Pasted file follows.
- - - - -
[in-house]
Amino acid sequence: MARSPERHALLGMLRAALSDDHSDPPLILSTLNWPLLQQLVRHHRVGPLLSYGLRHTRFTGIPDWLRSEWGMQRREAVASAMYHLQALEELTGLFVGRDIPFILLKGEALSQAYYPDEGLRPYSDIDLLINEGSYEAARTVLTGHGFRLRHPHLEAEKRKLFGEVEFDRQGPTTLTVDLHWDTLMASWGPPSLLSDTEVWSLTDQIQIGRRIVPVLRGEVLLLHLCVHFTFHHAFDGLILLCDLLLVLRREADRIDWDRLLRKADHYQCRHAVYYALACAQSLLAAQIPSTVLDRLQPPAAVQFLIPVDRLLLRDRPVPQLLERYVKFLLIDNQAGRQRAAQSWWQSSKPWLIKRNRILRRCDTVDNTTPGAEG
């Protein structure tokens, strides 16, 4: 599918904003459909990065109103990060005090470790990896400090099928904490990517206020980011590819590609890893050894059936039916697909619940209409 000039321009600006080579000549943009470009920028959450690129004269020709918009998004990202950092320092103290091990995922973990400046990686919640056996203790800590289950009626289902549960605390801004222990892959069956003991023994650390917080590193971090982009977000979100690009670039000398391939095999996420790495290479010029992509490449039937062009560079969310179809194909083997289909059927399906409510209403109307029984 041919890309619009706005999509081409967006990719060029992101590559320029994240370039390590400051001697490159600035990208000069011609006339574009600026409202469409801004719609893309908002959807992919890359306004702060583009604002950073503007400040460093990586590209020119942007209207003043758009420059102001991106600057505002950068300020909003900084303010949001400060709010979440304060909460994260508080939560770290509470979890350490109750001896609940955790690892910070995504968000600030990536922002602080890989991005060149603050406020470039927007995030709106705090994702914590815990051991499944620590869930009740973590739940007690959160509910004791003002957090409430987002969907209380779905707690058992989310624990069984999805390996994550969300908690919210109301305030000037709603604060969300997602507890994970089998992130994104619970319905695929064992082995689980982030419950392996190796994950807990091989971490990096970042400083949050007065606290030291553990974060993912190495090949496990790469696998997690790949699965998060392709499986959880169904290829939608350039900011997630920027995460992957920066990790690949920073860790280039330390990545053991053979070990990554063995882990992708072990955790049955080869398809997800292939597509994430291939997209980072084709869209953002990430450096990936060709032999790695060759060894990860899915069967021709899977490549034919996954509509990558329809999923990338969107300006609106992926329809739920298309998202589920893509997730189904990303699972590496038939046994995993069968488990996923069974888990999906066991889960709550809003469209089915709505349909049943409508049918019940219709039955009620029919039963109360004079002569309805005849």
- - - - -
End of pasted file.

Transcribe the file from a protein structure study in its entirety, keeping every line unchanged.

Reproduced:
[in-house]
Amino acid sequence: MARSPERHALLGMLRAALSDDHSDPPLILSTLNWPLLQQLVRHHRVGPLLSYGLRHTRFTGIPDWLRSEWGMQRREAVASAMYHLQALEELTGLFVGRDIPFILLKGEALSQAYYPDEGLRPYSDIDLLINEGSYEAARTVLTGHGFRLRHPHLEAEKRKLFGEVEFDRQGPTTLTVDLHWDTLMASWGPPSLLSDTEVWSLTDQIQIGRRIVPVLRGEVLLLHLCVHFTFHHAFDGLILLCDLLLVLRREADRIDWDRLLRKADHYQCRHAVYYALACAQSLLAAQIPSTVLDRLQPPAAVQFLIPVDRLLLRDRPVPQLLERYVKFLLIDNQAGRQRAAQSWWQSSKPWLIKRNRILRRCDTVDNTTPGAEG
């Protein structure tokens, strides 16, 4: 599918904003459909990065109103990060005090470790990896400090099928904490990517206020980011590819590609890893050894059936039916697909619940209409 000039321009600006080579000549943009470009920028959450690129004269020709918009998004990202950092320092103290091990995922973990400046990686919640056996203790800590289950009626289902549960605390801004222990892959069956003991023994650390917080590193971090982009977000979100690009670039000398391939095999996420790495290479010029992509490449039937062009560079969310179809194909083997289909059927399906409510209403109307029984 041919890309619009706005999509081409967006990719060029992101590559320029994240370039390590400051001697490159600035990208000069011609006339574009600026409202469409801004719609893309908002959807992919890359306004702060583009604002950073503007400040460093990586590209020119942007209207003043758009420059102001991106600057505002950068300020909003900084303010949001400060709010979440304060909460994260508080939560770290509470979890350490109750001896609940955790690892910070995504968000600030990536922002602080890989991005060149603050406020470039927007995030709106705090994702914590815990051991499944620590869930009740973590739940007690959160509910004791003002957090409430987002969907209380779905707690058992989310624990069984999805390996994550969300908690919210109301305030000037709603604060969300997602507890994970089998992130994104619970319905695929064992082995689980982030419950392996190796994950807990091989971490990096970042400083949050007065606290030291553990974060993912190495090949496990790469696998997690790949699965998060392709499986959880169904290829939608350039900011997630920027995460992957920066990790690949920073860790280039330390990545053991053979070990990554063995882990992708072990955790049955080869398809997800292939597509994430291939997209980072084709869209953002990430450096990936060709032999790695060759060894990860899915069967021709899977490549034919996954509509990558329809999923990338969107300006609106992926329809739920298309998202589920893509997730189904990303699972590496038939046994995993069968488990996923069974888990999906066991889960709550809003469209089915709505349909049943409508049918019940219709039955009620029919039963109360004079002569309805005849």